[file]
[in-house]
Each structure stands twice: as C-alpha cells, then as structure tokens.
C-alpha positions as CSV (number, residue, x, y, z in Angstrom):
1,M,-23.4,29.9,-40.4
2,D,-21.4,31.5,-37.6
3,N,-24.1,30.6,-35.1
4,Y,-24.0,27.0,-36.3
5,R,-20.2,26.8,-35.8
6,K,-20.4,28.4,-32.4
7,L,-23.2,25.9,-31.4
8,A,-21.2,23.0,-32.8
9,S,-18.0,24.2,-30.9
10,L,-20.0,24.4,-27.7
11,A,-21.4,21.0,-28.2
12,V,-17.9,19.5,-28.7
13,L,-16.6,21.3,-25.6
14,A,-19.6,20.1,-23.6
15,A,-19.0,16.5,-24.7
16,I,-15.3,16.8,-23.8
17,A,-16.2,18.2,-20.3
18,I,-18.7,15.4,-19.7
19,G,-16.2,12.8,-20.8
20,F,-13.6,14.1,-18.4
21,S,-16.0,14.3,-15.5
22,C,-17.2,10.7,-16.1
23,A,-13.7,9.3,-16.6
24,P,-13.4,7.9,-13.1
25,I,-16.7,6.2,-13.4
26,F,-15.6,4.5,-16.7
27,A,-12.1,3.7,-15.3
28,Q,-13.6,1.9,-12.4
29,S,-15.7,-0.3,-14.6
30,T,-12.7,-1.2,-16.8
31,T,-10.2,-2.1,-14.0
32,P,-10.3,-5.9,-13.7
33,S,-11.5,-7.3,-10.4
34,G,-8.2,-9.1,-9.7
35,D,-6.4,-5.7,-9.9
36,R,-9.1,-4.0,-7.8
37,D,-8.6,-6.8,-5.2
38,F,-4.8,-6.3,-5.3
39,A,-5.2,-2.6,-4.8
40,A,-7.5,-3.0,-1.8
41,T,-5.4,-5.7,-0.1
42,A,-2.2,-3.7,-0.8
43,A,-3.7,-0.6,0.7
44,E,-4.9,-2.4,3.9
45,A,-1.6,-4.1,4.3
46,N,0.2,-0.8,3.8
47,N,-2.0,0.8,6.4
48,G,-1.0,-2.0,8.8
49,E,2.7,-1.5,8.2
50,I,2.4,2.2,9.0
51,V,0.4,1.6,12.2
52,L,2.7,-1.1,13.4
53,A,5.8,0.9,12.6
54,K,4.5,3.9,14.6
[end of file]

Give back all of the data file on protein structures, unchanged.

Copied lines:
[in-house]
Each structure stands twice: as C-alpha cells, then as structure tokens.
C-alpha positions as CSV (number, residue, x, y, z in Angstrom):
1,M,-23.4,29.9,-40.4
2,D,-21.4,31.5,-37.6
3,N,-24.1,30.6,-35.1
4,Y,-24.0,27.0,-36.3
5,R,-20.2,26.8,-35.8
6,K,-20.4,28.4,-32.4
7,L,-23.2,25.9,-31.4
8,A,-21.2,23.0,-32.8
9,S,-18.0,24.2,-30.9
10,L,-20.0,24.4,-27.7
11,A,-21.4,21.0,-28.2
12,V,-17.9,19.5,-28.7
13,L,-16.6,21.3,-25.6
14,A,-19.6,20.1,-23.6
15,A,-19.0,16.5,-24.7
16,I,-15.3,16.8,-23.8
17,A,-16.2,18.2,-20.3
18,I,-18.7,15.4,-19.7
19,G,-16.2,12.8,-20.8
20,F,-13.6,14.1,-18.4
21,S,-16.0,14.3,-15.5
22,C,-17.2,10.7,-16.1
23,A,-13.7,9.3,-16.6
24,P,-13.4,7.9,-13.1
25,I,-16.7,6.2,-13.4
26,F,-15.6,4.5,-16.7
27,A,-12.1,3.7,-15.3
28,Q,-13.6,1.9,-12.4
29,S,-15.7,-0.3,-14.6
30,T,-12.7,-1.2,-16.8
31,T,-10.2,-2.1,-14.0
32,P,-10.3,-5.9,-13.7
33,S,-11.5,-7.3,-10.4
34,G,-8.2,-9.1,-9.7
35,D,-6.4,-5.7,-9.9
36,R,-9.1,-4.0,-7.8
37,D,-8.6,-6.8,-5.2
38,F,-4.8,-6.3,-5.3
39,A,-5.2,-2.6,-4.8
40,A,-7.5,-3.0,-1.8
41,T,-5.4,-5.7,-0.1
42,A,-2.2,-3.7,-0.8
43,A,-3.7,-0.6,0.7
44,E,-4.9,-2.4,3.9
45,A,-1.6,-4.1,4.3
46,N,0.2,-0.8,3.8
47,N,-2.0,0.8,6.4
48,G,-1.0,-2.0,8.8
49,E,2.7,-1.5,8.2
50,I,2.4,2.2,9.0
51,V,0.4,1.6,12.2
52,L,2.7,-1.1,13.4
53,A,5.8,0.9,12.6
54,K,4.5,3.9,14.6